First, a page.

UPDATE: The deal is now official. Hardy, Brendan Harris, and $500,000 in cash for Hoey and Jacobson.
The Orioles are trade-happy.
Not satisfied with acquiring Mark Reynolds from the Diamondbacks on Monday, they are now a couple of routine physicals away from landing shortstop J.J. Hardy and utility infielder Brendan Harris from the Twins.
This all comes via Dan Connolly of the Baltimore Sun, who suspects that pitchers Brett Jacobson and Jim Hoey will be shipped to Minnesota in return.
Jacobson, 24, posted a 2.79 ERA and 1.28 WHIP over 71 innings this year at high Single-A Fredrick. He’s a promising 6-foot-6 righty, and could be throwing middle relief innings for the big league Twins in a season-and-a-half. Hoey, a 27-year-old right-hander, had 32 strikeouts in 21.1 innings this year at Triple-A. He has a bit of experience in the majors and may be ready for another look.
That’s not a package that is going to make a dent in the Orioles’ farm system. Jacobson and Hoey might become nice relievers, but Baltimore did well here.
It wasn’t long ago that Hardy was a highly productive shortstop. He had down years in 2009 and 2010, but he slugged 24 homers in 2008 and he doesn’t turn 29 years old until next August. Maybe things will be better for him in Baltimore.
Harris is a throw-in. He’s 30 years old and had a 446 OPS across 108 at-bats this year. Minnesota was his seventh organization — if the trade goes through as it’s being reported Baltimore will be his eighth.
The Twins were looking to trade Hardy this winter in order to avoid the nearly $7 million that he stands to earn next season via salary arbitration. They still need to pay Japanese infielder Tsuyoshi Nishioka and have been considering retaining free agent starter Carl Pavano. If Hardy’s salary is moved to the Orioles’ pockets, it’s game on with Pavano.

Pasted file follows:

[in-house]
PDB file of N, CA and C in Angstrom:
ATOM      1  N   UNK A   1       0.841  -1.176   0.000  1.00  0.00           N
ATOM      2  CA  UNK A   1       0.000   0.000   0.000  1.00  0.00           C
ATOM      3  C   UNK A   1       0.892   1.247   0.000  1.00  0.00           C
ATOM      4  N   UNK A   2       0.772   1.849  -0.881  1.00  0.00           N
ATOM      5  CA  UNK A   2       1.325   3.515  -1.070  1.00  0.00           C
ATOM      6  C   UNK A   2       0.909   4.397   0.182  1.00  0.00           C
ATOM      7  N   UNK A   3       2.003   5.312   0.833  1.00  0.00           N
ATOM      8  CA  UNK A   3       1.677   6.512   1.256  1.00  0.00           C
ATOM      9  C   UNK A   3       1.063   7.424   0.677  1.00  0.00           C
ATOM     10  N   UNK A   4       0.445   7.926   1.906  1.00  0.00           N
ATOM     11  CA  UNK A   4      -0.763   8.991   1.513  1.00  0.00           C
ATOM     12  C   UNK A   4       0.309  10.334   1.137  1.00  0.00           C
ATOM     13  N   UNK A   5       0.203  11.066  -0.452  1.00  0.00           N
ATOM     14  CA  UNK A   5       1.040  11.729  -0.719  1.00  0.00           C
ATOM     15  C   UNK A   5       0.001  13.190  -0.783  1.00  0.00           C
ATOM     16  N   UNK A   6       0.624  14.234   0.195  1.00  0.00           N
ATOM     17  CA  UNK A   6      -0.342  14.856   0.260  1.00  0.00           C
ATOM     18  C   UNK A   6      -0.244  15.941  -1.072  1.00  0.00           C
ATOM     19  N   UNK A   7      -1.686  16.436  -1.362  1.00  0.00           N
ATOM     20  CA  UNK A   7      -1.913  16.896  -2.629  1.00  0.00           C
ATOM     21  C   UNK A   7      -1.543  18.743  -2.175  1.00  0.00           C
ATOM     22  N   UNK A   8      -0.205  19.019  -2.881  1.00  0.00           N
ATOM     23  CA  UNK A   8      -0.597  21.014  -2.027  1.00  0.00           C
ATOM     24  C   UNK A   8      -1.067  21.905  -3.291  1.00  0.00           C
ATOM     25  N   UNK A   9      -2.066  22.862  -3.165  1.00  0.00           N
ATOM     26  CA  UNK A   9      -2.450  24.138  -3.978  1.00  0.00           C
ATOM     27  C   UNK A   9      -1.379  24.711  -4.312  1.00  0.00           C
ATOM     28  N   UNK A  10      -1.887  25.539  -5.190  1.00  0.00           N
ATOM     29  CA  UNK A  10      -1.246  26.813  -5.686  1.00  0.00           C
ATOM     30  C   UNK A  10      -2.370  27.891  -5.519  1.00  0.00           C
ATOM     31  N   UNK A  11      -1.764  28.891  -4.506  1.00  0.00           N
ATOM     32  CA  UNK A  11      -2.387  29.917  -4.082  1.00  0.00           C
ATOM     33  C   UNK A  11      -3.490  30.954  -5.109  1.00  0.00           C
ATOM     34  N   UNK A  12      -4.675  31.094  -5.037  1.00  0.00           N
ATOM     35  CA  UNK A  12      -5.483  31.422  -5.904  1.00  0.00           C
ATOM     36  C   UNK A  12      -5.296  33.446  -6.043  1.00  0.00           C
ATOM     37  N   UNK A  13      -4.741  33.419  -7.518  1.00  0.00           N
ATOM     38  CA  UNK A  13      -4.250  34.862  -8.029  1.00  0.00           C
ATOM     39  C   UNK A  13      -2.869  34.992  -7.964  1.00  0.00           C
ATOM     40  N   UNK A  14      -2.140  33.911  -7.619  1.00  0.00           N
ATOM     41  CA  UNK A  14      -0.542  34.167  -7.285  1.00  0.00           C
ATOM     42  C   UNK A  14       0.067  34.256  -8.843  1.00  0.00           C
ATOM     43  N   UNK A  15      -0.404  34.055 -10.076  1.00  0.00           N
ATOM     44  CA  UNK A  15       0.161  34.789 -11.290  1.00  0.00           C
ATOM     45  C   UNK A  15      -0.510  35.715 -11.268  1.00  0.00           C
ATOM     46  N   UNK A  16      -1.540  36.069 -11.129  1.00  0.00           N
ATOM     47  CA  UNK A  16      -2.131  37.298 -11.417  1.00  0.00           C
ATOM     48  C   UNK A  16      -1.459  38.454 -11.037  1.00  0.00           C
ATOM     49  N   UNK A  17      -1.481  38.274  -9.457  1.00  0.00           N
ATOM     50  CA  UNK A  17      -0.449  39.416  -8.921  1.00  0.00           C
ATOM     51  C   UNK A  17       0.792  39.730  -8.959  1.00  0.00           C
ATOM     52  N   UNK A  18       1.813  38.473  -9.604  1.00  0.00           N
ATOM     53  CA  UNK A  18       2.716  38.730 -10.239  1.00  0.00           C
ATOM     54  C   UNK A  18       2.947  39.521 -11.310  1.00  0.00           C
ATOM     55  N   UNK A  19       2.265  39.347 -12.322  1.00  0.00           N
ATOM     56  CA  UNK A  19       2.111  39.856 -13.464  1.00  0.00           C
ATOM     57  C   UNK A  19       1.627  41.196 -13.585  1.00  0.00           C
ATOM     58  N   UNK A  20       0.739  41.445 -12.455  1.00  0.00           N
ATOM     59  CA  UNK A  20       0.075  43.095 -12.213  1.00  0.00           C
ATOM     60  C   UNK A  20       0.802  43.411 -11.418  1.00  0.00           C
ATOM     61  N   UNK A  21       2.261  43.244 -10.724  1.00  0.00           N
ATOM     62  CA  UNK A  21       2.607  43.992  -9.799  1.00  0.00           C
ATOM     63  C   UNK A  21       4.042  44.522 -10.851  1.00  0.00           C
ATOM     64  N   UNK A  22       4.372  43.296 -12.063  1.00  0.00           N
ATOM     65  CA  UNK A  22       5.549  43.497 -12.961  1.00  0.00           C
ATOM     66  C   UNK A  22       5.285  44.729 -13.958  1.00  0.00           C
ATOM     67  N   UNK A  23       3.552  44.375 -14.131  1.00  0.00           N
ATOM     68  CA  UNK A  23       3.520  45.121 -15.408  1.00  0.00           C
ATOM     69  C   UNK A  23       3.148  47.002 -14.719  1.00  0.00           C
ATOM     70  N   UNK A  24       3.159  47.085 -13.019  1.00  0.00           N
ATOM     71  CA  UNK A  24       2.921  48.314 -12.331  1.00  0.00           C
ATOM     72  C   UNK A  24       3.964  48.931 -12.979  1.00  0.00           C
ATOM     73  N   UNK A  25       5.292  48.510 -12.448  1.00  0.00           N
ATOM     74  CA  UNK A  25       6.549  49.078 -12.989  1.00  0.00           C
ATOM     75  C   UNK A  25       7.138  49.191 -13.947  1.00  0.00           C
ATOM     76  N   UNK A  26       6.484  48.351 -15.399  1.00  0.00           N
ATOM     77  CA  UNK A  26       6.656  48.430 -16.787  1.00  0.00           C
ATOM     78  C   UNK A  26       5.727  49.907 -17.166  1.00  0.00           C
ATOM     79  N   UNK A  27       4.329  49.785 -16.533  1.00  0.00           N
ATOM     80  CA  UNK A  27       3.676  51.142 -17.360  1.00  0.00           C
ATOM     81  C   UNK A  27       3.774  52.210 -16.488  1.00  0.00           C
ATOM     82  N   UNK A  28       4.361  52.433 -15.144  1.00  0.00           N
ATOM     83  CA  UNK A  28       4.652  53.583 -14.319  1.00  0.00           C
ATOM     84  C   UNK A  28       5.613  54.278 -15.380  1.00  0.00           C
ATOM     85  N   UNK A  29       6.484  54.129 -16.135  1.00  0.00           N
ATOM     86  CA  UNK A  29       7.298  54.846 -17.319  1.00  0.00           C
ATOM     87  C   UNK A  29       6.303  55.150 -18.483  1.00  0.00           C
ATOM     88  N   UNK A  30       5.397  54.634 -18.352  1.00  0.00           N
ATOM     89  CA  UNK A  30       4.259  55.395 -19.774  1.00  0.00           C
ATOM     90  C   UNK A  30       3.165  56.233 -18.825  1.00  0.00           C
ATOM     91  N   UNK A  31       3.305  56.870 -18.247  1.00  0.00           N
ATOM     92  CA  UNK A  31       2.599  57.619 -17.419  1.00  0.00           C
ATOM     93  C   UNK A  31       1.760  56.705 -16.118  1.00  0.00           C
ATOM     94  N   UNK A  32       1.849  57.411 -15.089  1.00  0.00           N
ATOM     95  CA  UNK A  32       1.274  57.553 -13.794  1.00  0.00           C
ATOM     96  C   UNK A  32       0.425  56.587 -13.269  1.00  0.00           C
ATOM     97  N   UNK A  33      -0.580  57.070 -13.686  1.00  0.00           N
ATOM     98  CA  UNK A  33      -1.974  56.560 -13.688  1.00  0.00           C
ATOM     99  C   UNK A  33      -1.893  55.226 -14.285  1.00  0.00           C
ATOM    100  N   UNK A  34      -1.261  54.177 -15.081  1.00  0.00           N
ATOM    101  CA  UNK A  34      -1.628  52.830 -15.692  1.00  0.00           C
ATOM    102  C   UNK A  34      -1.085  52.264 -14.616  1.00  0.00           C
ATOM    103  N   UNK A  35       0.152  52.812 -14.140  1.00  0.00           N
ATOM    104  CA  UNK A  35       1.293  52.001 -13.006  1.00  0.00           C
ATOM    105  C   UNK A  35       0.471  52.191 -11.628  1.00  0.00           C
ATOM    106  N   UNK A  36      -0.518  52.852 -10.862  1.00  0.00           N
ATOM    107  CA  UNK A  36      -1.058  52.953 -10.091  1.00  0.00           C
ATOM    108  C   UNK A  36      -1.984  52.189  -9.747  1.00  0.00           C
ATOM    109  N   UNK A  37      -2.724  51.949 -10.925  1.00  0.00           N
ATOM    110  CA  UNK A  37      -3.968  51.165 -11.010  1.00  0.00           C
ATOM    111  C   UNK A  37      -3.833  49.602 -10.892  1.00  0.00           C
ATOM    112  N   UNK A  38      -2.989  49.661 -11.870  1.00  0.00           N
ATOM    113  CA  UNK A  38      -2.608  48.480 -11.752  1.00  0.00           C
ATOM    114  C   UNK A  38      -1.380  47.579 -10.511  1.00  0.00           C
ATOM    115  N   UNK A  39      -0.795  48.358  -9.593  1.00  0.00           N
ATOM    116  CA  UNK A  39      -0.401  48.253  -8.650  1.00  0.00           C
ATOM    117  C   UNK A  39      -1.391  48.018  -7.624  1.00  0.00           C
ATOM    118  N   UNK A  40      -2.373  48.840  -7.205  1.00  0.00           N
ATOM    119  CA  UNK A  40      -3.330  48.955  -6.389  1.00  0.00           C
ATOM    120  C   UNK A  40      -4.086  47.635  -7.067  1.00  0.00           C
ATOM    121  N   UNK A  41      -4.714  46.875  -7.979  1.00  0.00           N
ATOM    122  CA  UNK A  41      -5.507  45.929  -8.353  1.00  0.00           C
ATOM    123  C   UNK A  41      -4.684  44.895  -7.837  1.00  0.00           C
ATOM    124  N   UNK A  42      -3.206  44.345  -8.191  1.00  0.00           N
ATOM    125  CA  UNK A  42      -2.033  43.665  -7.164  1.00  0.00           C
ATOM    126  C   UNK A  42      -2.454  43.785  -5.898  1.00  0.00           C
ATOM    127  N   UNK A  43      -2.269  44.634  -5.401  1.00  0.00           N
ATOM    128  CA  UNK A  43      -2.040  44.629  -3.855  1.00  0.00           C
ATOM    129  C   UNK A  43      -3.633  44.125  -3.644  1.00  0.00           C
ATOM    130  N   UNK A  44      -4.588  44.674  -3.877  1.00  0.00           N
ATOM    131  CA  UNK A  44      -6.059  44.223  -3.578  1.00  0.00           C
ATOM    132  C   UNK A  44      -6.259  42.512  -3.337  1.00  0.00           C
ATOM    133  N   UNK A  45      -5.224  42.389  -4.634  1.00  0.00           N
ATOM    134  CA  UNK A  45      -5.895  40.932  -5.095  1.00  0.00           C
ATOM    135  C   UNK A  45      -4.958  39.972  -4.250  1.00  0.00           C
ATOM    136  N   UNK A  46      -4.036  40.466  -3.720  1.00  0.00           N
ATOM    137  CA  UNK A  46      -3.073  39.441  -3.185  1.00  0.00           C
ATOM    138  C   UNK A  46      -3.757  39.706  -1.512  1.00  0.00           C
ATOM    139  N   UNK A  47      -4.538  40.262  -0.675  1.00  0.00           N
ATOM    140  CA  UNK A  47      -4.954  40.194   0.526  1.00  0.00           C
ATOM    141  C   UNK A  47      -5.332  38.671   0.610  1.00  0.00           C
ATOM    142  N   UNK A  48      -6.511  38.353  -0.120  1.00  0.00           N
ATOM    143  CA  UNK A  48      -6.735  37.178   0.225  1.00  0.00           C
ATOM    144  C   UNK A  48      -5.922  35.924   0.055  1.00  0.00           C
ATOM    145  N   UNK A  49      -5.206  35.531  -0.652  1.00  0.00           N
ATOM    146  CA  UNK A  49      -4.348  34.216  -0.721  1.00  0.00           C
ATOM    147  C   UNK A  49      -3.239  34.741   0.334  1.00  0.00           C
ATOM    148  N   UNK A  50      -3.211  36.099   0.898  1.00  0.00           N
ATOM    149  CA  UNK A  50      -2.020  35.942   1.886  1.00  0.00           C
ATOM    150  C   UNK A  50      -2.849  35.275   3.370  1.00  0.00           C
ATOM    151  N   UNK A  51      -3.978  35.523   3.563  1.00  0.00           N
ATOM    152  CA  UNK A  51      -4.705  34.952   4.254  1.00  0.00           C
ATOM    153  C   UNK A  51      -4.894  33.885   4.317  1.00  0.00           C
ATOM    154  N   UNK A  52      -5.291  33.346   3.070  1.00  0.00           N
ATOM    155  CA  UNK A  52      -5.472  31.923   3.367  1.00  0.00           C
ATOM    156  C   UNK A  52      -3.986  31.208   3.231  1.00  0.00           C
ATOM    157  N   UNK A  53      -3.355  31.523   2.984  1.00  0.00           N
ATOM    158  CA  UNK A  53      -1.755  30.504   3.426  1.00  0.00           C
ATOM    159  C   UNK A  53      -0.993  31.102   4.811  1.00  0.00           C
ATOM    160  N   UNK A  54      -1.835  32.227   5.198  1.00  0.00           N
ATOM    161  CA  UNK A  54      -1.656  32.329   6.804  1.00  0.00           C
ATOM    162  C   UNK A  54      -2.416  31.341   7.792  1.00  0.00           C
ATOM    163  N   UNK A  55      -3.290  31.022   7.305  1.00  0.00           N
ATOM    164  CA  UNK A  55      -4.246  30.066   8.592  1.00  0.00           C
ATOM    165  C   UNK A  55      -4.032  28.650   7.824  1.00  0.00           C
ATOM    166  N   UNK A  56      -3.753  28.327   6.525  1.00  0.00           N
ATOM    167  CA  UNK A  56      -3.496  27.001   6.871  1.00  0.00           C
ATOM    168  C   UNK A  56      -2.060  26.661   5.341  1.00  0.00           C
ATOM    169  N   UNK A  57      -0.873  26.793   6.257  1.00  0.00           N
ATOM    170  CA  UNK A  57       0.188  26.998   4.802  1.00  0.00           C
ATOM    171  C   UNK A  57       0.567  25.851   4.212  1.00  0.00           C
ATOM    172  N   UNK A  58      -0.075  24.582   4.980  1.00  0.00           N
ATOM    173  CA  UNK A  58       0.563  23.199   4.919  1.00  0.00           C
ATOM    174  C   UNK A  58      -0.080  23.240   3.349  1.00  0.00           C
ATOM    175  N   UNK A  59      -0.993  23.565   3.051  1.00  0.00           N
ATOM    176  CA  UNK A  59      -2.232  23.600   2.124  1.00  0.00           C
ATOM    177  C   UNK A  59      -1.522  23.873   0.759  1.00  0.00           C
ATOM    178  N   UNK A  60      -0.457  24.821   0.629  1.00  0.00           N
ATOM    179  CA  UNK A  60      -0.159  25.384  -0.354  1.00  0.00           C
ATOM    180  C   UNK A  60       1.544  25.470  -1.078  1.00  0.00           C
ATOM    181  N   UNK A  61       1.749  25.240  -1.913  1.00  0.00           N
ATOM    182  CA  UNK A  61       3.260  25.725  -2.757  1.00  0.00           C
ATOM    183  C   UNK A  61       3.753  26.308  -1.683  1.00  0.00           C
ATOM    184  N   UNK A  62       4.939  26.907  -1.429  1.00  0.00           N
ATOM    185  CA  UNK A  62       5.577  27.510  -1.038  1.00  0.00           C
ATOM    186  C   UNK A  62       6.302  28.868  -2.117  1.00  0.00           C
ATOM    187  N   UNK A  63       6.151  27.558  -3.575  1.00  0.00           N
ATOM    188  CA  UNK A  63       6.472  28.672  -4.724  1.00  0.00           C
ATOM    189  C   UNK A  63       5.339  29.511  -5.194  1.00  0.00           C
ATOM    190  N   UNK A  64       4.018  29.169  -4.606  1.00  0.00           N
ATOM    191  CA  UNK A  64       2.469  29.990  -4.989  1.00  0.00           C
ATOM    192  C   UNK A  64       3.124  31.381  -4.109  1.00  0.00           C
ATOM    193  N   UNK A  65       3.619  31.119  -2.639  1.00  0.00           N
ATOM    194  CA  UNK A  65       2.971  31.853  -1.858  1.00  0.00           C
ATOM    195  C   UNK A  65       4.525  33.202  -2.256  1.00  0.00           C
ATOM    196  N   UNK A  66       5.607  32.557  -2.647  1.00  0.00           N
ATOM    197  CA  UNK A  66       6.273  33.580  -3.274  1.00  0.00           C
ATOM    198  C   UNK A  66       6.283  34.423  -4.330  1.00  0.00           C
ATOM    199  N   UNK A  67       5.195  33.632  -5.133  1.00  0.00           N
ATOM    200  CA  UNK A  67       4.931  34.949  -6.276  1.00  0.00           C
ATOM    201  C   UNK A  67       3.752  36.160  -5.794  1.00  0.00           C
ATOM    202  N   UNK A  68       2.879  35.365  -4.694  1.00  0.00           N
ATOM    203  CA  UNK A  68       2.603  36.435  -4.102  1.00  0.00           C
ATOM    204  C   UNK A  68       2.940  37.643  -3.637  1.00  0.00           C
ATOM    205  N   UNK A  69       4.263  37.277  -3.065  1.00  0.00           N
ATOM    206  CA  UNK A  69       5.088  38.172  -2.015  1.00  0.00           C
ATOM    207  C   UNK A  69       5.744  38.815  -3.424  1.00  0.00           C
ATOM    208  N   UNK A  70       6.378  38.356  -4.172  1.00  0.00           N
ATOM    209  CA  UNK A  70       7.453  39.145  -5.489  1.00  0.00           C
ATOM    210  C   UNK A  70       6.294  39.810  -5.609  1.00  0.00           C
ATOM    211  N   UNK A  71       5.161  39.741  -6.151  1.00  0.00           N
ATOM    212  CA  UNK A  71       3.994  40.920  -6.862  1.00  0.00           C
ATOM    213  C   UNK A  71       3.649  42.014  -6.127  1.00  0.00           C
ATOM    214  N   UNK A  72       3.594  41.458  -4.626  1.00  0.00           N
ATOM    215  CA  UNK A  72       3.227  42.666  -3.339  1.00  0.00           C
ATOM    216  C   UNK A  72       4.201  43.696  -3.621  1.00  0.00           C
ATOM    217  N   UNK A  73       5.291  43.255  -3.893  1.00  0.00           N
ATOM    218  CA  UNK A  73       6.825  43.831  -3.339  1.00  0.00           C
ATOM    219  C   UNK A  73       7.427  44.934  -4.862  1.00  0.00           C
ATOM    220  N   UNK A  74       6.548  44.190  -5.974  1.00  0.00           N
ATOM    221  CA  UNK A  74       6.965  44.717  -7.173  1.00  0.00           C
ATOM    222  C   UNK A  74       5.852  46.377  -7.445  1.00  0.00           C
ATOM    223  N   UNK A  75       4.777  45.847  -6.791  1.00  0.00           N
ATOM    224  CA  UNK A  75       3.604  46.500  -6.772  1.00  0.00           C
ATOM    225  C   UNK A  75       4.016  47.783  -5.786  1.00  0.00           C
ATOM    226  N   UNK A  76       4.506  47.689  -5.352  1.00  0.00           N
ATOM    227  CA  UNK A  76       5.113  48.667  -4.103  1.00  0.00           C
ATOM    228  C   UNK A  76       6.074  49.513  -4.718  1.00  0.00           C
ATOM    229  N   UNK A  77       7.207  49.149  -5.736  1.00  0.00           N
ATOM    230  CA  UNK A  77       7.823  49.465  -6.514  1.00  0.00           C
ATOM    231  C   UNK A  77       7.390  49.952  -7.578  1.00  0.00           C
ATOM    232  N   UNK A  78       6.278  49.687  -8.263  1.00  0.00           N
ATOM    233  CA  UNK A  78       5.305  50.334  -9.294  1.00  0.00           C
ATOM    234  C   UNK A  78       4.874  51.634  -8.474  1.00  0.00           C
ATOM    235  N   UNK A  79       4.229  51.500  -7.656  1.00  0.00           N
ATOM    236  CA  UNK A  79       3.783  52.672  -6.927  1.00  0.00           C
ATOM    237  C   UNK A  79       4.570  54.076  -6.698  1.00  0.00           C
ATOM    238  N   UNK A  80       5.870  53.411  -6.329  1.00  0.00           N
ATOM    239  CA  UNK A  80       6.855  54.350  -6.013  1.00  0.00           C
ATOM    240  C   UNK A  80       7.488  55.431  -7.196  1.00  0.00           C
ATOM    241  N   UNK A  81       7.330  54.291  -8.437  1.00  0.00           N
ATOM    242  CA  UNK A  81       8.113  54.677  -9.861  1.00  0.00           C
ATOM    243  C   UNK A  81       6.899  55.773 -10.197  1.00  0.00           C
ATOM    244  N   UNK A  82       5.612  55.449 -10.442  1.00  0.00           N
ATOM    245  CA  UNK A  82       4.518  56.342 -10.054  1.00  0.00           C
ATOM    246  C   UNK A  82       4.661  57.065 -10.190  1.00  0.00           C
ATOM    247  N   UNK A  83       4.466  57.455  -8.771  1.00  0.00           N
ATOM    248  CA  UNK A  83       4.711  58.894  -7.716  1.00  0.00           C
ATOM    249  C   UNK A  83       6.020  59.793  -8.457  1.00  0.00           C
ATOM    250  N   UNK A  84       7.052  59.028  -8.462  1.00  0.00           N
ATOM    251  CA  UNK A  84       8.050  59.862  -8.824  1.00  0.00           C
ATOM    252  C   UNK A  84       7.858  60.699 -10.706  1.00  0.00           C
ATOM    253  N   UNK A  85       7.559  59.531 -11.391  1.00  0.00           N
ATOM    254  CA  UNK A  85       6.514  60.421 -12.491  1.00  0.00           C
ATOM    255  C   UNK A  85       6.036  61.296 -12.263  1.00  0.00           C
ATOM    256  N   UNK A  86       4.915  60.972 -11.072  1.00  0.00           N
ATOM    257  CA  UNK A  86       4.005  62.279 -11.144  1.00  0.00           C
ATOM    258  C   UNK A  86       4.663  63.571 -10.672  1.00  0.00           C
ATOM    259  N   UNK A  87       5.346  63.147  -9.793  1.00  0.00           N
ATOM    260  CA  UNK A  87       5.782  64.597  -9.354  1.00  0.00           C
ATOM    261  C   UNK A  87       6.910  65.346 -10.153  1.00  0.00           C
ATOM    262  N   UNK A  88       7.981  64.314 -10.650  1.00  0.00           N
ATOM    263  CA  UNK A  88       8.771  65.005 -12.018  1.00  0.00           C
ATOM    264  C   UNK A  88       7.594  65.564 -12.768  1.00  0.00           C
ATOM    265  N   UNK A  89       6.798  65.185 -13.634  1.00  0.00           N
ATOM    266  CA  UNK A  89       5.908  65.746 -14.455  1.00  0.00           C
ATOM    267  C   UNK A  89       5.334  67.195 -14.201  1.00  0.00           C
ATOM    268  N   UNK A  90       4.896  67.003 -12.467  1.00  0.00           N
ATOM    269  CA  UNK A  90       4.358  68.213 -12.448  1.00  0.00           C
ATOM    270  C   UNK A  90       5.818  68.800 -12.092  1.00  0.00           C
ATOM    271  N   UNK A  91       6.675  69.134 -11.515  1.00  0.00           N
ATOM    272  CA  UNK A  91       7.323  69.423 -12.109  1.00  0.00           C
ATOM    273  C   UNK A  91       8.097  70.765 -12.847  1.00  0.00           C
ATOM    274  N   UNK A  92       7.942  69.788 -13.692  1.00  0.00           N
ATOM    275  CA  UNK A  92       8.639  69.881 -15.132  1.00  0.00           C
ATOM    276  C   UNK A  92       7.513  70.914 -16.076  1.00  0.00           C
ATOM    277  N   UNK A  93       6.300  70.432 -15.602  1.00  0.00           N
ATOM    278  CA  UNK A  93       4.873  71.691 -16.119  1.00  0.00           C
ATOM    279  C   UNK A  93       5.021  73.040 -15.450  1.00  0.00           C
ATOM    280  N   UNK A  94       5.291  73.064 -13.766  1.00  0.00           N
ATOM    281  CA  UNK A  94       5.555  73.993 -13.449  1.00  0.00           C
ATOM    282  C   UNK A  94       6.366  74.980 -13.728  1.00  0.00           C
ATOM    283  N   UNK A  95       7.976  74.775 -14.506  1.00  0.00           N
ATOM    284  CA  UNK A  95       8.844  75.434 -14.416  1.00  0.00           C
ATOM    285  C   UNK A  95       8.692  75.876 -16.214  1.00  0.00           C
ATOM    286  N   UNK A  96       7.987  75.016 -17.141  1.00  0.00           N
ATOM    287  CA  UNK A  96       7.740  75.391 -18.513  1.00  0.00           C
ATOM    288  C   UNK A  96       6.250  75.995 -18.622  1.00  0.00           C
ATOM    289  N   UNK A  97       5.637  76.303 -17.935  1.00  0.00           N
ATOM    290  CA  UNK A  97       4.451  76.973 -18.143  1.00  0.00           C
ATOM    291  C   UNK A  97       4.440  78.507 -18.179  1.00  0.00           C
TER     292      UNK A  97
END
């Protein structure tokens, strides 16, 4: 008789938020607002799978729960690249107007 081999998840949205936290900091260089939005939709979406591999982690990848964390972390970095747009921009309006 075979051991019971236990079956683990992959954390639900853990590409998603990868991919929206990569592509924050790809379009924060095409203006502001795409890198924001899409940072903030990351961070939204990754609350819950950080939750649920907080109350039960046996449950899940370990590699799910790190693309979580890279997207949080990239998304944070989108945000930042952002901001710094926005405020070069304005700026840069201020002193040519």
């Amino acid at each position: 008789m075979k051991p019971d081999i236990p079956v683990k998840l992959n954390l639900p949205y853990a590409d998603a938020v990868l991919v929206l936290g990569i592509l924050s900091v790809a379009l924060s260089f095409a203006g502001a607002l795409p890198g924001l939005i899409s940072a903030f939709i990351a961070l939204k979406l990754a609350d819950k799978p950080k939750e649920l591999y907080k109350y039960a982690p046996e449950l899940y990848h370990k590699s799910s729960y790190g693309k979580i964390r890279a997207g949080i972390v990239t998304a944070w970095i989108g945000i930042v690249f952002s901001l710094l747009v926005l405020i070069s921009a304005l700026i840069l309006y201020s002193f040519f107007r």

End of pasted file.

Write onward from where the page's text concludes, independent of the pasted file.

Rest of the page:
Veteran utilityman Reid Brignac is in camp with the Astros on a minor league deal. The 31-year-old is close to being done as a major leaguer as he owns a career .219/.264/.309 triple-slash line across parts of nine seasons. In an effort to prolong his big league career, Brignac is now attempting to become a switch-hitter, MLB.com’s Brian McTaggart reports.
I’m going to try it out this year. It was something that I just thought long and hard about and I was like, ‘OK, I’m going to try and see how it goes.’ I used to switch-hit when I was younger off and on, nothing consistent. I could always handle the bat right-handed. I play golf right-handed, so I do a lot of things that way that feel natural.
I just want to get to the point where I’m trying to stay in games, not get pinch-hit for, not starting games because a lefty is starting. … That could help me stay in the games longer. I’m trying to add a new element. I play multiple positions and now if I can switch hit and be consistent at it, then that can only help me.
As Brignac mentions, he’s also verstile. He’s a shortstop by trade, but has also logged plenty of innings at second base and third base, and has occasionally played corner outfield.
There aren’t any examples — at least that I can think of — where players began switch-hitting late in their careers and actually succeeding in the major leagues. As the saying goes, you can’t teach an old dog new tricks. But here’s hoping Brignac bucks the trend.
Angels shortstop Andrelton Simmons fell off the map a bit last year due to a combination of the Angels’ mediocrity, Simmons’ lack of offense, and a month-plus of missed action due to a torn ligament in his left thumb.
Simmons is still as good and as smart as ever on defense. That was on full display Monday when the Angels hosted the Padres for an afternoon spring exhibition.
With a runner on first base and nobody out in the top of the second inning, Carlos Asuaje grounded a 2-0 J.C. Ramirez fastball to right field. The runner, Hunter Renfroe, advanced to third base. Meanwhile, Asuaje wandered a little too far off the first base bag. Simmons cut off the throw to first base, spun around and fired to Luis Valbuena at first base. Valbuena swiped the tag on Asuaje for the first out of the inning.